Temeraire idly counted some nine or ten different groups, so peculiar and distinct from one another in appearance that he could not work out what sort of dragons they were; none of them even looked like the French dragons he had known. Not even the newer cross-breeds, which at least had some distinguishing feature to remark upon, or at least a consistent shape of the second wing-joint, quite characteristic to most French breeds.

  He could not make any real sense of it, but he was only observing dully, without giving the question much thought: what did any of it matter when half so many dragons would have done to keep them penned up? But late in the evening, a company of heavy-weights in remarkable colors and familiar conformation landed at a pavilion not distant, and his attention finally sharpened.

  “What is it?” Iskierka said, as Temeraire raised his head to peer at them through the dimming twilight.

  “Those are Tswana dragons,” Temeraire said slowly. “What are they doing here?”

  —

  “Your Imperial Highness,” Napoleon said, and when he had heartily embraced Laurence in the Gallic manner, with a kiss upon either cheek, he had completed Laurence’s discomfiture: a welcome more suited to a fellow head of state and an ally than his prisoner. Not content to finish there, Napoleon with cheerful familiarity greeted Granby, and rallied him a little with a sly apology for having stolen his bride out from under his nose, a bit of pleasantry to which poor Granby was hard-pressed to make answer; then the Emperor noticed Tharkay, saying, “Ah! So this is the infamous gentleman? Laurence, you do not know how much you are in my debt: Fouché outright gnashed his teeth at me when I told him he must give up his prey”—a none-too-subtle reminder of the favor Laurence had asked; and Tharkay’s narrow glance told him the remark had not passed unnoticed there, either.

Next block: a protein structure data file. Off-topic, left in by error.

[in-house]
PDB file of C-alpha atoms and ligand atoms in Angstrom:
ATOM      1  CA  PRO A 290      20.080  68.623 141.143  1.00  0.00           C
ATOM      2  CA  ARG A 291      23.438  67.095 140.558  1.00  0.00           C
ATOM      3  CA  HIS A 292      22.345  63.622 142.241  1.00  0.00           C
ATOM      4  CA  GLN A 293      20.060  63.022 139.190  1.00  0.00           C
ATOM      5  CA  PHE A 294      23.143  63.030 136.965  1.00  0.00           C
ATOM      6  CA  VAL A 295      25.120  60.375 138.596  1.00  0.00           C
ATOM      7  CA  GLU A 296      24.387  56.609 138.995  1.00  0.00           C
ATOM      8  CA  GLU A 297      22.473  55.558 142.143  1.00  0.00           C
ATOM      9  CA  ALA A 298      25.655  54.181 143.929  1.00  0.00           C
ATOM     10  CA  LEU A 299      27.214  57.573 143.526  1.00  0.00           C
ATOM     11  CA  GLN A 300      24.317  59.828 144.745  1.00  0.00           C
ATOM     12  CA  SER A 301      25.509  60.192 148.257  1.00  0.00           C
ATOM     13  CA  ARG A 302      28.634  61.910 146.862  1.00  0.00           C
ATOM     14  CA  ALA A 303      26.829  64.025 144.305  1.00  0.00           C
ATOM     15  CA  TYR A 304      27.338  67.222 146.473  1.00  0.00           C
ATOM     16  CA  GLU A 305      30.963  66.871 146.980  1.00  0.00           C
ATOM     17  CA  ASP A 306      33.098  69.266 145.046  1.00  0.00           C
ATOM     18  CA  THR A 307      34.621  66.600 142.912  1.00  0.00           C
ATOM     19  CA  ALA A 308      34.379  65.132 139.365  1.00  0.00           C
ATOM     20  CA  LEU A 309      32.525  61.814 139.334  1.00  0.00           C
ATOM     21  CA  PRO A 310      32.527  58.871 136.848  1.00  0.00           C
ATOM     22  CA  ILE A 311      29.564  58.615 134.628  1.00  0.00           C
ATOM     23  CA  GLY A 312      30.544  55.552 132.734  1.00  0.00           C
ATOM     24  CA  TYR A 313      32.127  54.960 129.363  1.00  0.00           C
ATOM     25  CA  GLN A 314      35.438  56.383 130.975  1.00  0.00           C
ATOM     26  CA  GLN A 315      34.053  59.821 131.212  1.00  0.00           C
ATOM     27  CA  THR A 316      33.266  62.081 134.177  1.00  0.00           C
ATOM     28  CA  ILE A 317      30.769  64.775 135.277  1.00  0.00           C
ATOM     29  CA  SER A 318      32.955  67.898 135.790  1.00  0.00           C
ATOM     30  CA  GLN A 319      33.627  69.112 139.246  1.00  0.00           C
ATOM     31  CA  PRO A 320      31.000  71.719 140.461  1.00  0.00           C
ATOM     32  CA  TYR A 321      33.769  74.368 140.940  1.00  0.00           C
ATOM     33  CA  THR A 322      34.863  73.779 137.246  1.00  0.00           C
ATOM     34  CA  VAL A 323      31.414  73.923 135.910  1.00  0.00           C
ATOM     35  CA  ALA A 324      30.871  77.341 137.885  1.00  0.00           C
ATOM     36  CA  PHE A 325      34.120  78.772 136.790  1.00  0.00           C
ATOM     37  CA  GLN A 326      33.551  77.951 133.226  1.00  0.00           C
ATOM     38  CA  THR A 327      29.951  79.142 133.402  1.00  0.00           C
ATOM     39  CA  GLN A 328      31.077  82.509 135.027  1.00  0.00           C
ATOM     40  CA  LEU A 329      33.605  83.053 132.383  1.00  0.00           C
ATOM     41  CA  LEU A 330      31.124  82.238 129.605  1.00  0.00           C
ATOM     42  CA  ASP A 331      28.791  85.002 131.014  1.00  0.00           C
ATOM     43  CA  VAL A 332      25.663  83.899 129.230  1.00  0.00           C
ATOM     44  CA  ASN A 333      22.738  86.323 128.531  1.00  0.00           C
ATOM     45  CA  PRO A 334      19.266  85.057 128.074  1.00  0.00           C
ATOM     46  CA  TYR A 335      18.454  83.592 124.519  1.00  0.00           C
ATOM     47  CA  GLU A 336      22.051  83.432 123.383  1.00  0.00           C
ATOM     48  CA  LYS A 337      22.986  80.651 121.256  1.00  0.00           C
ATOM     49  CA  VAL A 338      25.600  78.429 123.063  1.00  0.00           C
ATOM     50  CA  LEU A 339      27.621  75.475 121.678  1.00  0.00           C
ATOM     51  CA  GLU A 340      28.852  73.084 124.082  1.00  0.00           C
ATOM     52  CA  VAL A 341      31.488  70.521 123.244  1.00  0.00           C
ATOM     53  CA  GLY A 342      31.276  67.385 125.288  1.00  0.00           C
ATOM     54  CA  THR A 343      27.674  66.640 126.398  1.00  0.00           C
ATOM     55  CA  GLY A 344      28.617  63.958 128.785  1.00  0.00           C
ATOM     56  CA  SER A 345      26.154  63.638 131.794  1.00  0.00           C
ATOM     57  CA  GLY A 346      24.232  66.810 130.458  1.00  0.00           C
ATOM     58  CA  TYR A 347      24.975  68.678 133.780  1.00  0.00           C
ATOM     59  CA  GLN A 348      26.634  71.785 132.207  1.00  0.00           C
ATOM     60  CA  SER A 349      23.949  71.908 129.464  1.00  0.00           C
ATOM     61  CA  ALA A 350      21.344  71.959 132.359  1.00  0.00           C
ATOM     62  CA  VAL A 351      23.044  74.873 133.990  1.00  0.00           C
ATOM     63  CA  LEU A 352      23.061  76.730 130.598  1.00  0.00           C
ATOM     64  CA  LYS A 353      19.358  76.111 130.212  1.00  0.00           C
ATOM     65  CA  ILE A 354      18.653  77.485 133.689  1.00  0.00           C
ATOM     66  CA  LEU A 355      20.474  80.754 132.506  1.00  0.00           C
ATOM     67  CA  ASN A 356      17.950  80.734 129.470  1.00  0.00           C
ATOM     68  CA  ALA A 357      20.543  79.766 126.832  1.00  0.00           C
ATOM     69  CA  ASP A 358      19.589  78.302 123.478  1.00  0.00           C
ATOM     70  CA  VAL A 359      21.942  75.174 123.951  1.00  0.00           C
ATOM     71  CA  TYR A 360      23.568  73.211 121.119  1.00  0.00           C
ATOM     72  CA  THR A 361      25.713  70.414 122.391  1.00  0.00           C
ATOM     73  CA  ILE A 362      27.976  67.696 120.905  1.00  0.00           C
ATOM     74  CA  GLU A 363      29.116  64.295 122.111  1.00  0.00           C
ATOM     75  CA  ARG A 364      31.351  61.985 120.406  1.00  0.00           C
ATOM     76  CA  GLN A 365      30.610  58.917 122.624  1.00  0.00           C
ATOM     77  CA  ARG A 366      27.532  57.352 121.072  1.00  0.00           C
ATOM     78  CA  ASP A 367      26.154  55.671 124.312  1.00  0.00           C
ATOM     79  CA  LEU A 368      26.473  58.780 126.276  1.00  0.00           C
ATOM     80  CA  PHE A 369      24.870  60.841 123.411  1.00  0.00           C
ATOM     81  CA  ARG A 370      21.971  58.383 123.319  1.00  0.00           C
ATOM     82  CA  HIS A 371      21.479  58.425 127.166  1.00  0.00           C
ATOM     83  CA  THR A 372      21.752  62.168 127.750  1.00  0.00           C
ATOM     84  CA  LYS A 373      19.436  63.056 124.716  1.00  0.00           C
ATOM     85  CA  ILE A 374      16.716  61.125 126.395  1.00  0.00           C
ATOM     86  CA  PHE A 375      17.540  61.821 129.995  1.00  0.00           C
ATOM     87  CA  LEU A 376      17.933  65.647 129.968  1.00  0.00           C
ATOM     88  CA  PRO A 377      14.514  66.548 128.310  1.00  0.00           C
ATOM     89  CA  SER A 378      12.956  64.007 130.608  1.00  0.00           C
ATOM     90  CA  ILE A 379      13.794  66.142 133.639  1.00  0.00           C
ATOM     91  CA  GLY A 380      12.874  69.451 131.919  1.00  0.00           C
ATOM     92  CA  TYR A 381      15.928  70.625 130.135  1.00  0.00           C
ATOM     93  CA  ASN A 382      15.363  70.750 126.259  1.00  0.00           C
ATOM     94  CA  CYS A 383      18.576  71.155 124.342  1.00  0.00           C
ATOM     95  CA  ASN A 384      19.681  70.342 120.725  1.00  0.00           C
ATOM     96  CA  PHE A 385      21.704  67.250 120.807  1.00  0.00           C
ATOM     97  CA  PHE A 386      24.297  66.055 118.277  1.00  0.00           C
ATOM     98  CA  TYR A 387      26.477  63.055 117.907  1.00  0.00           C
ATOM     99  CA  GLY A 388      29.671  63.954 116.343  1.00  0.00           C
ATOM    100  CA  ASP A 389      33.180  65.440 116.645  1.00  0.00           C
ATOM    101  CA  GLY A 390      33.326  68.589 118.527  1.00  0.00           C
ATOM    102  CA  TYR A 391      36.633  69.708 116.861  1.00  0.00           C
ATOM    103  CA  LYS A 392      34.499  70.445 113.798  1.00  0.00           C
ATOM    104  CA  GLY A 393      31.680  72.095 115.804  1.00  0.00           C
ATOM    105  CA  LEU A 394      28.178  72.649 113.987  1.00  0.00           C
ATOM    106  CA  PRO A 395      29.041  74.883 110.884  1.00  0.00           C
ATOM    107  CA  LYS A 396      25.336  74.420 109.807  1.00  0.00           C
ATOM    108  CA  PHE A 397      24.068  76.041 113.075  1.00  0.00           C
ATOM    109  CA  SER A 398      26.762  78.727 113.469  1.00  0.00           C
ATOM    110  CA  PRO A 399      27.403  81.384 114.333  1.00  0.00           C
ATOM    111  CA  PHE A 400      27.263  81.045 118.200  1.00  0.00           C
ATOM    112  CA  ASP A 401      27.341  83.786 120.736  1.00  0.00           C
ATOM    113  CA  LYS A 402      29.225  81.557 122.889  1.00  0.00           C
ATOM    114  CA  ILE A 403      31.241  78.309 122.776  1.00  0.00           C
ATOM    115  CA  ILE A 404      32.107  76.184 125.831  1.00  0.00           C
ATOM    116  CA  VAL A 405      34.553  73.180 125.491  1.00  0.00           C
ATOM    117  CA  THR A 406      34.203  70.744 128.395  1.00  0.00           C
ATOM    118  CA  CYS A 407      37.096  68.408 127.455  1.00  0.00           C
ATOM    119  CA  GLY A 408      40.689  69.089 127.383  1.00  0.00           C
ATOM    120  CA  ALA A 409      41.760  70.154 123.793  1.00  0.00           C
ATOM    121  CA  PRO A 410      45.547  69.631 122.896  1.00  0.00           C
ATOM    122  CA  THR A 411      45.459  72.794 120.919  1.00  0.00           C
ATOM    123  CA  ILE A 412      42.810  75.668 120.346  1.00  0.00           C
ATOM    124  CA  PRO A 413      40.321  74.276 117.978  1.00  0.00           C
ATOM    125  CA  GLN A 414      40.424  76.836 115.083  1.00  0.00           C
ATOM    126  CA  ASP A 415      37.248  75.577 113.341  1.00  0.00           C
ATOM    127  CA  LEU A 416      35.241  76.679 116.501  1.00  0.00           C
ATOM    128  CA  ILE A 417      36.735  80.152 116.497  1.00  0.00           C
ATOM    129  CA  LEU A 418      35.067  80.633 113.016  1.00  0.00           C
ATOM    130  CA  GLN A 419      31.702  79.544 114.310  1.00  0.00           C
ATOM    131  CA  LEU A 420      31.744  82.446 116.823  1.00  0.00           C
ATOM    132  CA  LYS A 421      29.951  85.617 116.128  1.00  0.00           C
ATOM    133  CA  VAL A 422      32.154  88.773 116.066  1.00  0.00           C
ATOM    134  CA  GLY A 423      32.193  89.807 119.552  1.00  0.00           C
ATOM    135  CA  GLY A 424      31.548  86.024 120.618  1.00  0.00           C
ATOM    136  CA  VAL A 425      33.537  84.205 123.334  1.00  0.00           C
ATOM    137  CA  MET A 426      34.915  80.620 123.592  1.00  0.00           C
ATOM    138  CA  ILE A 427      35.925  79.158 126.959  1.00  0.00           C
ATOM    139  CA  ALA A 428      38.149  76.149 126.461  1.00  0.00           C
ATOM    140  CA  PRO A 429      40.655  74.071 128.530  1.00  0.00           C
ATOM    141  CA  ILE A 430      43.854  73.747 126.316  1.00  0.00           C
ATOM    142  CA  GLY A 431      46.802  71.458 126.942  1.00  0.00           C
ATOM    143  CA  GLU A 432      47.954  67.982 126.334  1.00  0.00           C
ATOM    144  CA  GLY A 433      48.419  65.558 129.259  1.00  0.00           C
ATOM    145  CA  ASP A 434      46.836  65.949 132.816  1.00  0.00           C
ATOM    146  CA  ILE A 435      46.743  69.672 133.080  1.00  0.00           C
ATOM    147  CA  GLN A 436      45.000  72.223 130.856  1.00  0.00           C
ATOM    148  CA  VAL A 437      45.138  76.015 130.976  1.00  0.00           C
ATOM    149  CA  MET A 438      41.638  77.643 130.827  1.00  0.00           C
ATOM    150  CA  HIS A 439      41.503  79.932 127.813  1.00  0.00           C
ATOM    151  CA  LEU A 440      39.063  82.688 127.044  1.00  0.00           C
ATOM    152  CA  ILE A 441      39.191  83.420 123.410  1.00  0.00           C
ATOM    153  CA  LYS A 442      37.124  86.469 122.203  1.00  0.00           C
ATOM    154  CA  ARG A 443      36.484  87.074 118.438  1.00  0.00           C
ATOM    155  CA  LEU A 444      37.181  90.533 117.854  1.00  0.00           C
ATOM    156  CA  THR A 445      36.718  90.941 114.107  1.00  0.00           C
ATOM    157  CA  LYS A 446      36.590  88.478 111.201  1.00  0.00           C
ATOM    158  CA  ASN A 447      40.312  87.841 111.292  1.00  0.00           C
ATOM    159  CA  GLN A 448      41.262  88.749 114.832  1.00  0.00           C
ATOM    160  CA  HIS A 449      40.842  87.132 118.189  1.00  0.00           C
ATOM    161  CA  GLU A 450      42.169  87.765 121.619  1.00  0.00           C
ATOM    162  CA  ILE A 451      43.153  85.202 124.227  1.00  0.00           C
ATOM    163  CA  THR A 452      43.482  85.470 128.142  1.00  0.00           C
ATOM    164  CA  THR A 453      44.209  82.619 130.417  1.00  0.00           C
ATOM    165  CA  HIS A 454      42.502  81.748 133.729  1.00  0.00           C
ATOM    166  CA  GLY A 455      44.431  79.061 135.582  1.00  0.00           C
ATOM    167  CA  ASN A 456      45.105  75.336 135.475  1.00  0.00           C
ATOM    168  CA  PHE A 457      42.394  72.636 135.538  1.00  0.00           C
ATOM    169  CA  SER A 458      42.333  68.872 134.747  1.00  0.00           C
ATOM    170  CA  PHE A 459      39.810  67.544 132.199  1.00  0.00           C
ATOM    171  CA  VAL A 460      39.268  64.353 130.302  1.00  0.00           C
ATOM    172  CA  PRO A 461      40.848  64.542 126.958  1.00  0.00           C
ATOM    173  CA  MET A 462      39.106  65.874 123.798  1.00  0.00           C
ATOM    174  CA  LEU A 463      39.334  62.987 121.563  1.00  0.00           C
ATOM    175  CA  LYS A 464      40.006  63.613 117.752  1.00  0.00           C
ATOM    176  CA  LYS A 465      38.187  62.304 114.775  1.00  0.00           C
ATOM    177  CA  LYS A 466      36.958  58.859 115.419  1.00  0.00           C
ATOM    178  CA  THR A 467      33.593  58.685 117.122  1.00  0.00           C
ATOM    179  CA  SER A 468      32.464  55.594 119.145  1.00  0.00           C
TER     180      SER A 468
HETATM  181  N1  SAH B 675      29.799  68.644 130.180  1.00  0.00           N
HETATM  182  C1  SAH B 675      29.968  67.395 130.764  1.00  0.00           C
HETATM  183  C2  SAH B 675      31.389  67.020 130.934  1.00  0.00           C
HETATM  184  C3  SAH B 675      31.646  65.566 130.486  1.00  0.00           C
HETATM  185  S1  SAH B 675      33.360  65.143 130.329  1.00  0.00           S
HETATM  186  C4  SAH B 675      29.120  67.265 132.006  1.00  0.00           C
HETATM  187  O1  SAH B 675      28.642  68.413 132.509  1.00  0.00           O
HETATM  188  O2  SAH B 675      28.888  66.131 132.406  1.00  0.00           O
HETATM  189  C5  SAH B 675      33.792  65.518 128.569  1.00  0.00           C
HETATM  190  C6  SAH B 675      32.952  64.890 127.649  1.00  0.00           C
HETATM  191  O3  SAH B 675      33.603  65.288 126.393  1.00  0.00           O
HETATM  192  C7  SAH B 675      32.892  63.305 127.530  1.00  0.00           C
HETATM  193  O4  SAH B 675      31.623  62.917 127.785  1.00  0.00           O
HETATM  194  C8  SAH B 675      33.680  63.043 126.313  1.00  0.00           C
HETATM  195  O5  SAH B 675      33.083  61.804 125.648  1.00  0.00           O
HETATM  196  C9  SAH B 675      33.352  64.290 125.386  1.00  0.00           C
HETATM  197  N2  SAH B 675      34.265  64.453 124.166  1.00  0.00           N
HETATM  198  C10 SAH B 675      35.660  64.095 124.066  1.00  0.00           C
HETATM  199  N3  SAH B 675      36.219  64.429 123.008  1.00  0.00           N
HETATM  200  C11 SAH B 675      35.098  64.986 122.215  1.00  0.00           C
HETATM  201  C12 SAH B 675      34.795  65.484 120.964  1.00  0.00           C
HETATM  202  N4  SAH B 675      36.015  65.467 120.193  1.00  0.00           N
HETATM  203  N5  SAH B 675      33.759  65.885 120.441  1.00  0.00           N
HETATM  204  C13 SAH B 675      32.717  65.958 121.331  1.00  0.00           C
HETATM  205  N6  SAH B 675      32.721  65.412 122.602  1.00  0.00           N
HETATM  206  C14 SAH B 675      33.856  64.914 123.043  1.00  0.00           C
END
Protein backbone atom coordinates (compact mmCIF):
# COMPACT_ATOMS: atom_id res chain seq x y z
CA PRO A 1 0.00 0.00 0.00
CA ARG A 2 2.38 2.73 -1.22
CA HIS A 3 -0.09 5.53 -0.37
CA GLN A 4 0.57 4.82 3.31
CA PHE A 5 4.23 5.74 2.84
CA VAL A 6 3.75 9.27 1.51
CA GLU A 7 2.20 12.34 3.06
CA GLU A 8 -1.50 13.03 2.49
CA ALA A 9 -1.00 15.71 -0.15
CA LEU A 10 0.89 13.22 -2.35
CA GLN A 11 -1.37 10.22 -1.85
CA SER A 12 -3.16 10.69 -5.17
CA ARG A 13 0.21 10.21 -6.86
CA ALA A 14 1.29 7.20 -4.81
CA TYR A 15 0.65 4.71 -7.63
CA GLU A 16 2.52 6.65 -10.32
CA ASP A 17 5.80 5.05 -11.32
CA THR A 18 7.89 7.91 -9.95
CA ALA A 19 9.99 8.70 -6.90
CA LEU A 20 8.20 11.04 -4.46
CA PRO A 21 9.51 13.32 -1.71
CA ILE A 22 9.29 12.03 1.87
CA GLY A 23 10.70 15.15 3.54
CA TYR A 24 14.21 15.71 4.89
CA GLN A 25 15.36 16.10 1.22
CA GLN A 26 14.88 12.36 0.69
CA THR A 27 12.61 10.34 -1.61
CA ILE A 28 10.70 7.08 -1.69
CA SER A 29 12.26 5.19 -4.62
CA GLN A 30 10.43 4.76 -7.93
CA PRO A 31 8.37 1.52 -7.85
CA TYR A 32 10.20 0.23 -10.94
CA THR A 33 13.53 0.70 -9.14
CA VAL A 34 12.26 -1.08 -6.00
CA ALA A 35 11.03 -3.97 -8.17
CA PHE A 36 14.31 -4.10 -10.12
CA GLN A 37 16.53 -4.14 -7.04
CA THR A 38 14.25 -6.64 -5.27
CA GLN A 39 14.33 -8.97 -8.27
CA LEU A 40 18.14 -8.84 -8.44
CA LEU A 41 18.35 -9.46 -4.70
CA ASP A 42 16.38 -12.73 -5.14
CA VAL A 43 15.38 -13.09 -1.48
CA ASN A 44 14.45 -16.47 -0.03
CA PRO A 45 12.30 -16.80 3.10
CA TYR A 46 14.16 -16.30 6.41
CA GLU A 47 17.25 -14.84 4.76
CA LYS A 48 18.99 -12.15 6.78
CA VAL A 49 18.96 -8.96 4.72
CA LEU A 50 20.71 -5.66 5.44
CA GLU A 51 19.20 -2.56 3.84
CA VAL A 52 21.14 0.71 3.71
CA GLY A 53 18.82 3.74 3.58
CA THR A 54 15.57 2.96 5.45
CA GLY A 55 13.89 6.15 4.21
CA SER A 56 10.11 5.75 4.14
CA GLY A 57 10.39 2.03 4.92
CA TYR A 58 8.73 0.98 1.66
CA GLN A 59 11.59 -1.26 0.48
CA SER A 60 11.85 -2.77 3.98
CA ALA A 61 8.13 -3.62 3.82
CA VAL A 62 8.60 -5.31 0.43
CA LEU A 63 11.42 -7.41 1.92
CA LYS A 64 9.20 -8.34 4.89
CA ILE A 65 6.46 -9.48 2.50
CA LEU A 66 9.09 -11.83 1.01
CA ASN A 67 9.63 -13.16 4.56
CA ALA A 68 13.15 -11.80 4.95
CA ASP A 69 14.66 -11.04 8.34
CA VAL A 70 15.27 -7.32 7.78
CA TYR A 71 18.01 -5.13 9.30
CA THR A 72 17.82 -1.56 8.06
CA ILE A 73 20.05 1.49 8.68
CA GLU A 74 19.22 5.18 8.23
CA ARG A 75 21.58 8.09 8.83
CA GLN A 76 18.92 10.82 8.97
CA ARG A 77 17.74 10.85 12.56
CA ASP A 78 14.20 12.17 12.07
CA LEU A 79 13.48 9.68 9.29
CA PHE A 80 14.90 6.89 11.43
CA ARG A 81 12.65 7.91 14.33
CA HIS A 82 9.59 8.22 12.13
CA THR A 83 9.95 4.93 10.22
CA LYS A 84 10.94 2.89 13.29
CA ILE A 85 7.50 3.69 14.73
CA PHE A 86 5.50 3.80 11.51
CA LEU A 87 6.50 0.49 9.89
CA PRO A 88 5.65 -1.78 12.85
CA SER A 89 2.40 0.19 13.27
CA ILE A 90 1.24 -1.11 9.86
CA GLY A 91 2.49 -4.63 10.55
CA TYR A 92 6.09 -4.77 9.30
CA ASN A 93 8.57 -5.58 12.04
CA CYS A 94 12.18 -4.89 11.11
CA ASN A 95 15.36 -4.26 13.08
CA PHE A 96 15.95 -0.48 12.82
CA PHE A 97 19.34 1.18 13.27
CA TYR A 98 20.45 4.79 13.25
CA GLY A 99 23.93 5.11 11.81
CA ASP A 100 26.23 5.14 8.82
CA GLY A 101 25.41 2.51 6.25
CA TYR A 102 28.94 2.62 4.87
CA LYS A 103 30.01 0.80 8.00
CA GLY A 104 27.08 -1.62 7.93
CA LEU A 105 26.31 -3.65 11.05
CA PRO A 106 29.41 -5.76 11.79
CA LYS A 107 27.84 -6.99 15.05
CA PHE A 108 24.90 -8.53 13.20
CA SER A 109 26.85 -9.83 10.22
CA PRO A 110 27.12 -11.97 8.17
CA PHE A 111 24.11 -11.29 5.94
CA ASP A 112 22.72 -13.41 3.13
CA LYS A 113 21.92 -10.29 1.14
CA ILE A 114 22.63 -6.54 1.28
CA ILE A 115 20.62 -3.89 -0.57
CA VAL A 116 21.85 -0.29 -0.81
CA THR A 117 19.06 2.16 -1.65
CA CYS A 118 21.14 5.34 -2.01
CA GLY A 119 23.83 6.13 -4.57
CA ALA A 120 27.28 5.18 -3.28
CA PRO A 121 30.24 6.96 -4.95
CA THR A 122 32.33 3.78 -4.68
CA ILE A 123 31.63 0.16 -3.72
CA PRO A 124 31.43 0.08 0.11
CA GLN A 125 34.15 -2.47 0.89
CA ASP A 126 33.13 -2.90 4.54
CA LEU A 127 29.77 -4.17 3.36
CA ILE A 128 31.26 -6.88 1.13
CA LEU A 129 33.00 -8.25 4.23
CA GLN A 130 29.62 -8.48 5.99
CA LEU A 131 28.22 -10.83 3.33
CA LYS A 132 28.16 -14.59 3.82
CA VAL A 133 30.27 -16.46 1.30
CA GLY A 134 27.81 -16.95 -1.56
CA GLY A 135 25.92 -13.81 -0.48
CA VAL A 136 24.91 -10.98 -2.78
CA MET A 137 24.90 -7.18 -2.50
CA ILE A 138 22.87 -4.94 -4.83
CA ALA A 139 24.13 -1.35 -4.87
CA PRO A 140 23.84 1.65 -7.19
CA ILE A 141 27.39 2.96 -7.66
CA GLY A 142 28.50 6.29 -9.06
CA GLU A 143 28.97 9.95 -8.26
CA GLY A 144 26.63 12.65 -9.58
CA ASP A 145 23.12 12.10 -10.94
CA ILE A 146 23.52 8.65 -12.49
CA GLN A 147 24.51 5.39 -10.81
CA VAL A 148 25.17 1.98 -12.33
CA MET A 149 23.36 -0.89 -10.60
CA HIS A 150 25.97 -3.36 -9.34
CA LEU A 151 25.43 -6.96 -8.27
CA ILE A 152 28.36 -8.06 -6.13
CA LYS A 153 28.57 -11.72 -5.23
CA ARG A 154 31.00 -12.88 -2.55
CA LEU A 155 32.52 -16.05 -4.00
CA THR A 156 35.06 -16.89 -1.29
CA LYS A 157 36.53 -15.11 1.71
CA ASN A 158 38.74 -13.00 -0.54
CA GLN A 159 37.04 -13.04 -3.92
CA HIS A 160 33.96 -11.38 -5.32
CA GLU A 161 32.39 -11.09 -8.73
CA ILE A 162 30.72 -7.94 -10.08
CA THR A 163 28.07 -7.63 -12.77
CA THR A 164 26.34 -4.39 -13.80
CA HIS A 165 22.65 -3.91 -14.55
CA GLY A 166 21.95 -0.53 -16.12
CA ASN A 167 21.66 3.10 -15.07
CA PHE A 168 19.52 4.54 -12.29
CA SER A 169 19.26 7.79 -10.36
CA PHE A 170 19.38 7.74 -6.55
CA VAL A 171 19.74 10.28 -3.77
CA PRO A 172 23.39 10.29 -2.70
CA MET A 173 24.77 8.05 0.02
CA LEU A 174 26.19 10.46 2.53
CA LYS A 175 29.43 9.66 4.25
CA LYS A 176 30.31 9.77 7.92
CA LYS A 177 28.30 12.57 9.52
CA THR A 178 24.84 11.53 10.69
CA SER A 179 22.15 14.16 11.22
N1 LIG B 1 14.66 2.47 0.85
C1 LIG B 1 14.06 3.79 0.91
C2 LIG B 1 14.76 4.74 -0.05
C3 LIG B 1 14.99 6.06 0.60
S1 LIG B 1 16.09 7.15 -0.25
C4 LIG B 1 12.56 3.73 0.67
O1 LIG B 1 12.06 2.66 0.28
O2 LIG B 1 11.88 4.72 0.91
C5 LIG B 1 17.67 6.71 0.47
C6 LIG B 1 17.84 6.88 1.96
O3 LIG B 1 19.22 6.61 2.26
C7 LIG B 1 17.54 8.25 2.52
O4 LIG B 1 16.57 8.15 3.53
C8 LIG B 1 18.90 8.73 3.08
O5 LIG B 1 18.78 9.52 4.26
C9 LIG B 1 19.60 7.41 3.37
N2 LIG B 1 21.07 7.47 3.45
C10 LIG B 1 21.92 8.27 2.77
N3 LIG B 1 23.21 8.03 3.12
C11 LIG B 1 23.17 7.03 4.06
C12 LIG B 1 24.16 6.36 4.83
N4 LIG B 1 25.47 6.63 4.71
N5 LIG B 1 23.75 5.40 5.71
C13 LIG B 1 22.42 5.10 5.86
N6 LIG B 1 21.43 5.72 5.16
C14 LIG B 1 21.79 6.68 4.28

The Emperor was not alone, although the force of his presence at first commanded all attention in the room, but when he had turned to unnecessarily badger the servants to add to their comforts, one of his companions stepped forward to make Laurence a bow, and Laurence was surprised to belatedly recognize Junichiro, his hair pulled back and wearing an aide-de-camp’s uniform.

  “I am glad to see you well,” Laurence said, a little constrained.

  “I would be glad if it were so, Captain,” Junichiro said forthrightly, “but I do not presume to expect such consideration from you.”

  Laurence’s feelings were indeed divided, and so opposed to one another as to be difficult to reconcile. Junichiro had placed him under such profound personal obligation, in aiding him to escape execution in Japan, that Laurence had given himself no real hope of discharging the debt. That Junichiro had provided that aid not for Laurence’s sake, but to save his own beloved master, in no wise diminished that lingering obligation. The boy had made himself a criminal in his own country, had forfeited all hope of rank and place and home.

  And yet—Laurence had done his
best to discharge the debt: he had given Junichiro a place among his crew, and sought to establish him as an officer—not impossible in the motley ranks of the Aerial Corps. He had done everything in his power to secure the young man a respectable future, and to make him comfortable if not happy. But Junichiro had spurned all these good offices, in the end, and gone—gone to the French, hoping to promote among them an alliance with Japan, as counterbalance to the threat he saw to his nation from the deepening connection between China and Britain.

  It was impossible to see him now and not realize that here was the architect of Temeraire’s distress and his own. Junichiro had been among their party in China; he had known everything of the negotiations which pledged Temeraire and Iskierka’s egg to Crown Prince Mianning, in exchange for the alliance that had sent the Chinese legions to the war in Russia. He had seen with his own eyes the pavilion where the egg had been established in state, and the guard placed upon it. His intelligence had undoubtedly been responsible both for Napoleon’s forming the design of capturing the egg, and for its success.

  —And yet Junichiro had not behaved dishonorably. He had openly avowed his intentions before resigning Laurence’s service, despite the personal risk he ran thereby. And it was by no means clear to Laurence that Junichiro understood his duty to his nation wrongly. While desiring nothing but peace with Japan, Hammond had made no secret of valuing higher an alliance with China: Britain would certainly look the other way should that power decide to turn their attention to their smaller neighbor, an event not so unlikely when Prince Mianning ascended his throne: the crown prince had already demonstrated his intentions to broaden China’s reach, and bring his nation more into the world.